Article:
Home > Notes > Meta-Genealogical Musings

Official Zohrab/Zorab Family Badge

Descendants of Zohrab of the Manuchariants

Meta-Genealogical Musings

Home Page Family Trees Biographical Details Bibliography
Notes Site-Map Index of Names Genetic Prehistory


This is a page where the Webmaster can make comments and ask questions (even if rhetorical) about family history, the process of making decisions about what to put onto the family tree, and this website in general. This sort of page used to be called a "weblog", which then became known as a "blog", and then changed into a general page about absolutely anything, so this page cannot be called a weblog any more.


  • Various versions of the family tree differ from each other for unknown reasons.

  • Various people have decided that previous genealogists (people interested in Zohrab/Zorab family history) have made mistakes, and have therefore made "corrections".

  • What the webmaster, Peter Douglas Zohrab, wanted to try to do is (a) trace and record these decisions as much as possible, and (b) leave a record of many of his own decisions, so that they can be understood and undone, if that is thought necessary.

  • Various branches of the family have at various times been in contact with each other, and have gathered genealogical information from other branches. For example, the then webmaster (of the Zohrab branch, New Zealand), awas once looking at an appendix to a transcription (by Dr. John Zorab, in England) of Judge Edgar Zorab's notes (Zorab branch, Holland), which consists of a 1923 letter from Reverend James Kayll (Zohrab branch, New Zealand), who the transcription says signs himself "Jamal", to Mr. Seth Zorab, in Surabaya (Dutch East Indies), which mentions correspondence with Lady Blunt (Zohrab branch, then in Malta), and an attempt by James Kayll's cousin, Edward Goodwin Fortescue Zohrab (a shipowner in New Zealand), to contact Mr. Seth Zorab with a view to starting up trade with Seth Zorab in Java sugar!

  • If there is a conflict between what one branch of the family says about its ancestors and what another branch says about those same ancestors, then we would expect the branch which is reporting on its own ancestors to be the more accurate -- other things being equal.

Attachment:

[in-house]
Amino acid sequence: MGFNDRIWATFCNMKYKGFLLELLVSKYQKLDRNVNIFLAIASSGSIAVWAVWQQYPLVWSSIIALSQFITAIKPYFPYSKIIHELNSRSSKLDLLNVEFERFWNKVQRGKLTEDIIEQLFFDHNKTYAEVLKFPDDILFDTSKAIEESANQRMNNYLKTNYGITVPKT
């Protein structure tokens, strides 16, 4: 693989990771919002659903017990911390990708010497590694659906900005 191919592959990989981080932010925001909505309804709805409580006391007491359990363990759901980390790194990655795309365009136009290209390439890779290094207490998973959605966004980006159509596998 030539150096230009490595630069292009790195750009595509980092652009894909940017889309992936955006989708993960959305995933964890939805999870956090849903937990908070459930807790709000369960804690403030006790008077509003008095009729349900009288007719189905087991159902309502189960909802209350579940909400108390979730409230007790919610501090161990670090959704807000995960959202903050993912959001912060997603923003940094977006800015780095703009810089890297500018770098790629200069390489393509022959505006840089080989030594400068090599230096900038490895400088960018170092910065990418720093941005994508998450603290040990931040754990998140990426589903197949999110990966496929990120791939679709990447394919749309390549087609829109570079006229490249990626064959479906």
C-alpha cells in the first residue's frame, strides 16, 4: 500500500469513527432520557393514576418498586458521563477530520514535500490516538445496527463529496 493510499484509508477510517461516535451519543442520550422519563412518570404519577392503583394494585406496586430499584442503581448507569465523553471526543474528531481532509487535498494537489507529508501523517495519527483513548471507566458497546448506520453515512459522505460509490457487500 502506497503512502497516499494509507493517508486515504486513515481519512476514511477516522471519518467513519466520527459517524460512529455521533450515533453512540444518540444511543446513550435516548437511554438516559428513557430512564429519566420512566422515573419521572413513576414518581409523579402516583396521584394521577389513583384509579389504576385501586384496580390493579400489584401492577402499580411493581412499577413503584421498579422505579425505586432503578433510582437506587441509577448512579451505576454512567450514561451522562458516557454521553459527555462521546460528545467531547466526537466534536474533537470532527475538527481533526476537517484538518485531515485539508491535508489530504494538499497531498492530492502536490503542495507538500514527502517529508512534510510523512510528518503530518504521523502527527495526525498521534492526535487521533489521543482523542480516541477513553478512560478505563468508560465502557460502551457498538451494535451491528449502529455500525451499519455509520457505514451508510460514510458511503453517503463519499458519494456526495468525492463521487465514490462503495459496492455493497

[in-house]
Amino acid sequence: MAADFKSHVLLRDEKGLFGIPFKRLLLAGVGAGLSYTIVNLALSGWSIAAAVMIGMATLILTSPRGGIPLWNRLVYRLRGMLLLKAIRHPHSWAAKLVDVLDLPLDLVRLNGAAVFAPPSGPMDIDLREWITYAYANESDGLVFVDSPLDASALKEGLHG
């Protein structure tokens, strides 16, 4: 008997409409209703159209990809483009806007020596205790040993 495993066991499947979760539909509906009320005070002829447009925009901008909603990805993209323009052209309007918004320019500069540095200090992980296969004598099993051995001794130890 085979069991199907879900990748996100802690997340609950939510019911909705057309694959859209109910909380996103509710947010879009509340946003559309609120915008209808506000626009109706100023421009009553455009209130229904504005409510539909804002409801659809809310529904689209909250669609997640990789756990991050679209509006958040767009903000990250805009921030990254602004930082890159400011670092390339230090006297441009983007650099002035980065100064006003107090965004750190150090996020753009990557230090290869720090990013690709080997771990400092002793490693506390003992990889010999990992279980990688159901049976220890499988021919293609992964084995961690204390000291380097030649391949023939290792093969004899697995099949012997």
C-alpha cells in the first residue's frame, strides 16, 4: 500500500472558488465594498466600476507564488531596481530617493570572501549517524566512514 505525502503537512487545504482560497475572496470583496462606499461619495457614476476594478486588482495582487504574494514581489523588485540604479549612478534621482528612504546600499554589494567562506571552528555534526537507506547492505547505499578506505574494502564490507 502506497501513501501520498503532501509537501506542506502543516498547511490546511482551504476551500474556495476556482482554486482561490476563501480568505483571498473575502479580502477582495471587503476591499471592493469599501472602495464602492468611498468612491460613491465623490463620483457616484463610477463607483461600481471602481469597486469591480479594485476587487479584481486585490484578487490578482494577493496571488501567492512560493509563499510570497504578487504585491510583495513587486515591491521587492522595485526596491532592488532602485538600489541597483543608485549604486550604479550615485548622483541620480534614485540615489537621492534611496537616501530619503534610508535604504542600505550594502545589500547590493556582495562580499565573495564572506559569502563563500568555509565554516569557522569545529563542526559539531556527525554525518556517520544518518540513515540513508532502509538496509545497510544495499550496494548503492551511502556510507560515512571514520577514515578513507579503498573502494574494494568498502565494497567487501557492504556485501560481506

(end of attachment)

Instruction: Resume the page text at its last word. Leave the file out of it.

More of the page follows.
• Lady Patricia Maddocks says in her book that she went to New Julfa (Isfahan) in 1975 and found a lot of Zohrabs in the telephone directory (was there an English version of the telephone directory?), but that she did not contact any of them, because at that stage she knew very little about her Zohrab ancestors.

  • Using the telephone directory in London, she got into contact with the Zorab branch, including Dr. Edward Zorab, and acquired a copy of their version of the wider Zohrab/Zorab family tree. Prior to that, she had known almost nothing about the family, apart from her own ancestors.

  • Later, other people (including Mark Donoghue) have used her book as an authority.

  • Mark Donoghue has also used the then webmaster as an authority.

  • People are not always referred to in the standard way. Surnames were a late invention in human history -- developped by governments to aid tax-gathering, apparently -- and in some countries it may not have been clear, in the 19th century, what a surname was, or which of a foreigner's many names to use. For example, the French wife of General Edward Zohrab is referred to as "the grand-daughter of a General Armandl" but according to the French Service historique de la Défense that there has never been a French general of that name. Edward's mother is also described as the "daughter of Dr. Dominique", whereas "Dominique" is typically a French first name, rather than a surname.








Family Tree

Facts & Photographs



Peter Douglas Zohrab

Latest Update

13 October 2015